My argument, then, is not that books or any other information technology is the ultimate way of expression–it’s that anyone who wants to think about big things has to be able to organize them in one place before (or, perhaps, as) they get anywhere. Writing isn’t the only way to do this; I think it may even decline in importance as bandwidth allows audio and video to be more effortless on the web. But the important thing is that, for now, writing trains this skill of synthesis as well as anything else we’ve found.
Justin Reich says
Quite a thoughtful discussion!
I’m not sure that anyone has (or could) prove that we need longer pieces of text, but my guess is that one of the most spirited defenses might come from Howard Gardner.
Some folks took his Multiple Intelligences work to mean that people could deepen their understanding of the world from widely diverse study, which he rejects. Instead, he thinks that to really think well, you need to have a mastery of a discipline, which takes about 10 years at about 3 hours a day (Interdisciplinary thinking therefore- 20+years).
I doubt he’d give anyone credit for disciplinary mastery after 10 years of tweeting.
It might be a logical extension of that argument to say that short bits are only useful when you know what to do with them, and to build that foundation of understanding requires longer work.
9wo references to read more would be Gardner’s new Five Minds for the Future or his article Teaching for Understanding in the Disciplines—and Beyond.)
Personally, I have no settled opinion on this debate. It strikes me that the discipline and their habits of mind have served us pretty well for centuries, but as my editorial suggests, I don’t think we should be afraid of experimenting with teaching and learning in new media. Will new media help us find a better structure for learning how to learn? Or does new media offer ways to extend tried and true techniques?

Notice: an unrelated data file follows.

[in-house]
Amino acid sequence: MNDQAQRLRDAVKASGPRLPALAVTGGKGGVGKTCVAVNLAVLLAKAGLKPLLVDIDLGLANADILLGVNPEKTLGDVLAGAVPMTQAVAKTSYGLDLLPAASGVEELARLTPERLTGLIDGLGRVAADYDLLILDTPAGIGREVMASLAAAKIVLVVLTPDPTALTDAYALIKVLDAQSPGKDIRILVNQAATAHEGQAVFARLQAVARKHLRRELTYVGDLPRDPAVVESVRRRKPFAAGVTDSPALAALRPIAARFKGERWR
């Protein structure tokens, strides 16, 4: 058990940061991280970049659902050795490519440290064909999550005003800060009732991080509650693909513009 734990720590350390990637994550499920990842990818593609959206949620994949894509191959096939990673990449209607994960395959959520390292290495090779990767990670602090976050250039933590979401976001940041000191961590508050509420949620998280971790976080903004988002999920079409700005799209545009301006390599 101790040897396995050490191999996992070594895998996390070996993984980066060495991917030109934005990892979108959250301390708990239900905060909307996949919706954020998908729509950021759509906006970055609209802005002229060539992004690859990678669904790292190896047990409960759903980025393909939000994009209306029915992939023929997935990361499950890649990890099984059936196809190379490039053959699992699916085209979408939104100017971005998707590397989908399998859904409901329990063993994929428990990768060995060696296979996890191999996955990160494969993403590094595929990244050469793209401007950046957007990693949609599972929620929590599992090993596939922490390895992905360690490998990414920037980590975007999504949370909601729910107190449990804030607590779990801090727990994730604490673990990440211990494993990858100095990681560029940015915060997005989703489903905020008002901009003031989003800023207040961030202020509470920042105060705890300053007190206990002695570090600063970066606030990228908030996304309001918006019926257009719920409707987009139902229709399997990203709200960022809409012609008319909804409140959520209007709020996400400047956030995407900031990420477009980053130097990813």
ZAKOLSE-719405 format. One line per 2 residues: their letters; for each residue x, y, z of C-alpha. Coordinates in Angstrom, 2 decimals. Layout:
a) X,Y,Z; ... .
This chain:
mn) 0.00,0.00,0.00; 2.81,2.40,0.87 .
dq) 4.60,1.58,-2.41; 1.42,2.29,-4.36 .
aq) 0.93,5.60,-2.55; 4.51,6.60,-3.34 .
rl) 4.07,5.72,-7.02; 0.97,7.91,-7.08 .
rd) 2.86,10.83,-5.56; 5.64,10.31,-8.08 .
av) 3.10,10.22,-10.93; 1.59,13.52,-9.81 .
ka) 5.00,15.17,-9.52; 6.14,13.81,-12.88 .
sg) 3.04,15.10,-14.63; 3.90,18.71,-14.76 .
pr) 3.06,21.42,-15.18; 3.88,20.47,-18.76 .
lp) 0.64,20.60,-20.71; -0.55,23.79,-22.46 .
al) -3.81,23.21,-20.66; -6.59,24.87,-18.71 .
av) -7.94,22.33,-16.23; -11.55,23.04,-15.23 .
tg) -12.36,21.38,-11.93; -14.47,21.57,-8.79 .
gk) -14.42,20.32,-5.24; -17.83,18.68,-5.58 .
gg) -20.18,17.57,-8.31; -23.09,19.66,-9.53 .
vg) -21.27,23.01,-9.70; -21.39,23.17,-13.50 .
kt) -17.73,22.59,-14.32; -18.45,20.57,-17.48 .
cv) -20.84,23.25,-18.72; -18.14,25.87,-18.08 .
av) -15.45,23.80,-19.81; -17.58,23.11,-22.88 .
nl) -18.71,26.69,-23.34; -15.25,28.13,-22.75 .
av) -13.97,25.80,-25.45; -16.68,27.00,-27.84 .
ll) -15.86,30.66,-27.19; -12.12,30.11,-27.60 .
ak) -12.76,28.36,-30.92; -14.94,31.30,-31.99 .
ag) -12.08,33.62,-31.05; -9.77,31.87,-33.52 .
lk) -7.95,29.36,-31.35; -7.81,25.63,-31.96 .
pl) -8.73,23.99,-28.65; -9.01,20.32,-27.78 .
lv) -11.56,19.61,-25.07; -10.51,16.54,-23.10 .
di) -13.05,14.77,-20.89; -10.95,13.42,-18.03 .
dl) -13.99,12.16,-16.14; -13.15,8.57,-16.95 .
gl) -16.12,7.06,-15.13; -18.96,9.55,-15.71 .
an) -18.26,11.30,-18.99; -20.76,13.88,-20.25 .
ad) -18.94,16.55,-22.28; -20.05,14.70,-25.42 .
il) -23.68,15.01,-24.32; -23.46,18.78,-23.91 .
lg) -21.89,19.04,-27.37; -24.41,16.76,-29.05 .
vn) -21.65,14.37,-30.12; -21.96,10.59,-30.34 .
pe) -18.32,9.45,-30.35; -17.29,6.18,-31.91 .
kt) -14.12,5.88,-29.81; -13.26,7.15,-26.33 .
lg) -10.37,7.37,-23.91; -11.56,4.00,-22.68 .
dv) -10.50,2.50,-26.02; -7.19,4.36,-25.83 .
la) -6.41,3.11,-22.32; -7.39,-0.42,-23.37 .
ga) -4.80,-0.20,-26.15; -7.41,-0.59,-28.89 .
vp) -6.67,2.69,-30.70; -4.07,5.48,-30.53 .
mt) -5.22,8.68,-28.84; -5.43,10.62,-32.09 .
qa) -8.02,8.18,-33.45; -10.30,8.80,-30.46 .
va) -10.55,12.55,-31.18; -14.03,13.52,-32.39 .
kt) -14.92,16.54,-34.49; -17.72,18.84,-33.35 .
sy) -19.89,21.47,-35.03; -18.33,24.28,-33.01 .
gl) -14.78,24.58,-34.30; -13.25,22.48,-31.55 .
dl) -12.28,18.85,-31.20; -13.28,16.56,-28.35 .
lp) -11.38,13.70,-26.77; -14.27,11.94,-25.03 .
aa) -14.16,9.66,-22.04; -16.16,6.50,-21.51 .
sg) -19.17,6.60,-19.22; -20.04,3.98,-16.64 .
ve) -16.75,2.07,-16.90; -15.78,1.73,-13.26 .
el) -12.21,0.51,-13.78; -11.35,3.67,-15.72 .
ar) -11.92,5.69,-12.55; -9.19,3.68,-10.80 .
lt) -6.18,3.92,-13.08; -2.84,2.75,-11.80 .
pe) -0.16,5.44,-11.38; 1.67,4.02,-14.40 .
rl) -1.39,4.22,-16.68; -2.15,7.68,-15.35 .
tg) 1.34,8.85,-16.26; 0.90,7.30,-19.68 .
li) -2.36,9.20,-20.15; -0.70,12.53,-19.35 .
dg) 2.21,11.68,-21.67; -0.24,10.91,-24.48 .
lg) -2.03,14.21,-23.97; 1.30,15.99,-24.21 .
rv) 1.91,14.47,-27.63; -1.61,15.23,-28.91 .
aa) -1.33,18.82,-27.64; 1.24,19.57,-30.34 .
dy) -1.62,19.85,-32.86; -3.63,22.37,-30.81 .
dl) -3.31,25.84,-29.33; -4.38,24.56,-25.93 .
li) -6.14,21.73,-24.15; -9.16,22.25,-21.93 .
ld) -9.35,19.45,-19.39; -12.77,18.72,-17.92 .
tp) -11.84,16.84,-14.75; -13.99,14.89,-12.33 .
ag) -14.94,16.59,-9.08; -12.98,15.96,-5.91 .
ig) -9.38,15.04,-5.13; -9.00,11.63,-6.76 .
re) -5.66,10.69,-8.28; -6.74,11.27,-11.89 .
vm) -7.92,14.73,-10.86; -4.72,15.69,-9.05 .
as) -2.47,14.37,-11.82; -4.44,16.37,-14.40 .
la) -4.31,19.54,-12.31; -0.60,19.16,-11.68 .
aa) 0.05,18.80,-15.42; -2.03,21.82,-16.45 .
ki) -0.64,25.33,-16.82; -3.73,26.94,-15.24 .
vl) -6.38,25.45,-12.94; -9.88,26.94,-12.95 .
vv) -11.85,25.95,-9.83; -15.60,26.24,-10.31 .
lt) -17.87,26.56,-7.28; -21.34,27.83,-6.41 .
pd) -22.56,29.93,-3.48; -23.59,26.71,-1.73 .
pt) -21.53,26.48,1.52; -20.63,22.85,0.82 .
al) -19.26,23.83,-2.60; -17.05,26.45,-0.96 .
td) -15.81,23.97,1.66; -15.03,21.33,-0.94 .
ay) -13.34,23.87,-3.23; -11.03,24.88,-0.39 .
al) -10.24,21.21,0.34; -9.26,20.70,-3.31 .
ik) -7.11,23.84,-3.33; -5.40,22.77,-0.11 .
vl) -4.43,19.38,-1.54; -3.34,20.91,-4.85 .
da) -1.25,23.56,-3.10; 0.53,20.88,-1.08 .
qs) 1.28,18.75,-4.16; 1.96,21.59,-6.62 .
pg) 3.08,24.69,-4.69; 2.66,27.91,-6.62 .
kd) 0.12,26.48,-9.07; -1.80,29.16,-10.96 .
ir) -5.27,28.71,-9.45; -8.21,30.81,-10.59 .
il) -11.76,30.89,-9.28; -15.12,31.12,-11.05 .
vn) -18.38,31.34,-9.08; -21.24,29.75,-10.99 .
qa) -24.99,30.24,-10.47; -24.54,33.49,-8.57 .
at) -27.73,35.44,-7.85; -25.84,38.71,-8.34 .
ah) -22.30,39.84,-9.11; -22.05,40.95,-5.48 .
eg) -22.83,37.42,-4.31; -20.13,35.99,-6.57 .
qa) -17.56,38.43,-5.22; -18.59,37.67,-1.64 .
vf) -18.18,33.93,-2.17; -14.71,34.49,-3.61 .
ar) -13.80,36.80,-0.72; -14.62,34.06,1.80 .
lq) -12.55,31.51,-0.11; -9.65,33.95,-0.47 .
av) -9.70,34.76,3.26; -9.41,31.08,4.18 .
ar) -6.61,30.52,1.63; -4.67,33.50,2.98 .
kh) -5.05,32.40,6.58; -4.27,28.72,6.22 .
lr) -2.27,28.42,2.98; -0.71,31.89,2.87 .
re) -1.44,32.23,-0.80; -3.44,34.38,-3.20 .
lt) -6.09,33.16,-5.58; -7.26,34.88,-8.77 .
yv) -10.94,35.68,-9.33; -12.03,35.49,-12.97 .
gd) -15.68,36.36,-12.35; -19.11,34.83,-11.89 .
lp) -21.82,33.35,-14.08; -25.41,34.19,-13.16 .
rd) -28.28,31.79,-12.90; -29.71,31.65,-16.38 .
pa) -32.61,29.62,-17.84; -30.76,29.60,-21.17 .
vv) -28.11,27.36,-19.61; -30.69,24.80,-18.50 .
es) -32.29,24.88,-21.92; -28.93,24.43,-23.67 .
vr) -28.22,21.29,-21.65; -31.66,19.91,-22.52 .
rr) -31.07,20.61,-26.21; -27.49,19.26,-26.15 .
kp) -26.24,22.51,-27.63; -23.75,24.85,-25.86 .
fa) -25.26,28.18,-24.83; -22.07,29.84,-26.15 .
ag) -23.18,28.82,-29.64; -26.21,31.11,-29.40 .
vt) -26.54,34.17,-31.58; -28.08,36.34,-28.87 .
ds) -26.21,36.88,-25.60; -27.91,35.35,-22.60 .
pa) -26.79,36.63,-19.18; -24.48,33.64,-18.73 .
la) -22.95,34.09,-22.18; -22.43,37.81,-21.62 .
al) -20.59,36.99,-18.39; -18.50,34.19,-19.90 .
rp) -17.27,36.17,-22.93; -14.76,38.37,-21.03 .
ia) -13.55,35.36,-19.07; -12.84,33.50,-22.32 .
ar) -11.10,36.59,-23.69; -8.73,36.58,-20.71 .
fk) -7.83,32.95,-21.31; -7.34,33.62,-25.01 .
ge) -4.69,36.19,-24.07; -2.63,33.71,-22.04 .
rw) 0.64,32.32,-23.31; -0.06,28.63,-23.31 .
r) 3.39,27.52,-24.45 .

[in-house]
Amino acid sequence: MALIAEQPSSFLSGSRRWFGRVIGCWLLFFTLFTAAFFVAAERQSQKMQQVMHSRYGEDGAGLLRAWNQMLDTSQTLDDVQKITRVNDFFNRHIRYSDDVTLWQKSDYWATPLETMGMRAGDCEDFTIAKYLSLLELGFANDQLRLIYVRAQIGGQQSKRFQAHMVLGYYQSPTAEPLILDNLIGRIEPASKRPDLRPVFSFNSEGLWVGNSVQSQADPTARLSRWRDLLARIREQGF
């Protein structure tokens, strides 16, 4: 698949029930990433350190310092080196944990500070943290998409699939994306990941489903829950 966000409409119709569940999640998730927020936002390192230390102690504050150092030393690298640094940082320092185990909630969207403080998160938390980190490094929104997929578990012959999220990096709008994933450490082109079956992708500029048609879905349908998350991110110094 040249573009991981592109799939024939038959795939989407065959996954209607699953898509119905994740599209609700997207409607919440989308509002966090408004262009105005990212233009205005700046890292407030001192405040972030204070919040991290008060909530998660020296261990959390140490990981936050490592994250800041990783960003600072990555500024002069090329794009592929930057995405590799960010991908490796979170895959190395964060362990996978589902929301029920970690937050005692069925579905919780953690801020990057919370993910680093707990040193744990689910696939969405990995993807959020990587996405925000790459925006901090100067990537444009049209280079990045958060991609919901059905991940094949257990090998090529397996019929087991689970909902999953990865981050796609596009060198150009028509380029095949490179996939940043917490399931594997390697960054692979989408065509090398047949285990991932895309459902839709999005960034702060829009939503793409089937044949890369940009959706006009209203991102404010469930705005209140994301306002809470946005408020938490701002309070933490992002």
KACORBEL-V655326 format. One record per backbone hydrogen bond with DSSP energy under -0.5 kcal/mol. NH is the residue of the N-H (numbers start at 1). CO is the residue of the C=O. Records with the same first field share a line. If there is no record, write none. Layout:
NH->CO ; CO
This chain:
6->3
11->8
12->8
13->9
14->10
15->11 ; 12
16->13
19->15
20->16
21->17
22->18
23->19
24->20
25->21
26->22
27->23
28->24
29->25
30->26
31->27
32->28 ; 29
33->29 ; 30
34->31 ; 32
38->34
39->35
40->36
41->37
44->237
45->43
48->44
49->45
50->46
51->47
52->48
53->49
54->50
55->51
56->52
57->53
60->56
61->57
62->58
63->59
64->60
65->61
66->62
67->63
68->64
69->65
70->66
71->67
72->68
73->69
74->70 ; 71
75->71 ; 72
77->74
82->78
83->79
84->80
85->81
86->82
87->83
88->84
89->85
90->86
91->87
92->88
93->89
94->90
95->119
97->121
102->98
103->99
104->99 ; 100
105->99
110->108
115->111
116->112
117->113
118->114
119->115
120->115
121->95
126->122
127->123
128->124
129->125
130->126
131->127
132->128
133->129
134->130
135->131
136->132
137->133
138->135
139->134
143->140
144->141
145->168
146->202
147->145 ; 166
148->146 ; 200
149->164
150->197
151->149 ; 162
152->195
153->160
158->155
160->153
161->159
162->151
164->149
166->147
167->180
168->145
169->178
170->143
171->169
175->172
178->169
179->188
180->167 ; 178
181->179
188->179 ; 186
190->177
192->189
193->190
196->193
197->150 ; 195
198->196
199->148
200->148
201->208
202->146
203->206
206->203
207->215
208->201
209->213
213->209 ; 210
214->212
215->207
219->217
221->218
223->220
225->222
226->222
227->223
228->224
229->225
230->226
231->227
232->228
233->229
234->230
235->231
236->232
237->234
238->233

Meryn Stol says
Aside from that, it’s an excellent pedagogical approach.
Just wanted to make you think…
I think it’s also a great way to help kids think critically about what is “formal” vs. “informal” writing… and when to use which. My writing teachers always encouraged journaling! This is just another avenue for teaching students to think differently (as well as teaching teachers to teach differently).
George Briggs says
An M.Ed. student presented her thesis at a curriculum conference I ran in May (Literacy for 21st Century Learners)- the title of her presentation was “IM Learning 2 Write? A Study on how Instant Messaging Shapes Student Writing.”
Julia presents a reasoned argument for the use of IM as a starting point in developing literacy skills and Julia states that students â€œâ€¦ use it [instant messaging] every day, and it may be a tool that they will be using in the work force in the future.â€
She goes on to say “In general, IM provides these students with a new purpose for language, which they perceive as disconnected from school literacy. The findings suggest that IM language is a hybrid of speech and writing, and connecting IM with school writing (both literally and figuratively) may help teachers be more effective in making school writing processes more relevant to studentsâ€™ lives. While making this connection, it is important for teachers to emphasize the plurality of literacies and the importance of revising and editing â€œfinishedâ€ writingâ€¦ â€œ
Julia has given me permission to share with folks. You can access her thesis, written in a blog format at: http://imdeb8.wordpress.com – username: imdeb8visitor, password imdeb8. Have a look – it’s very interesting with lots of research links.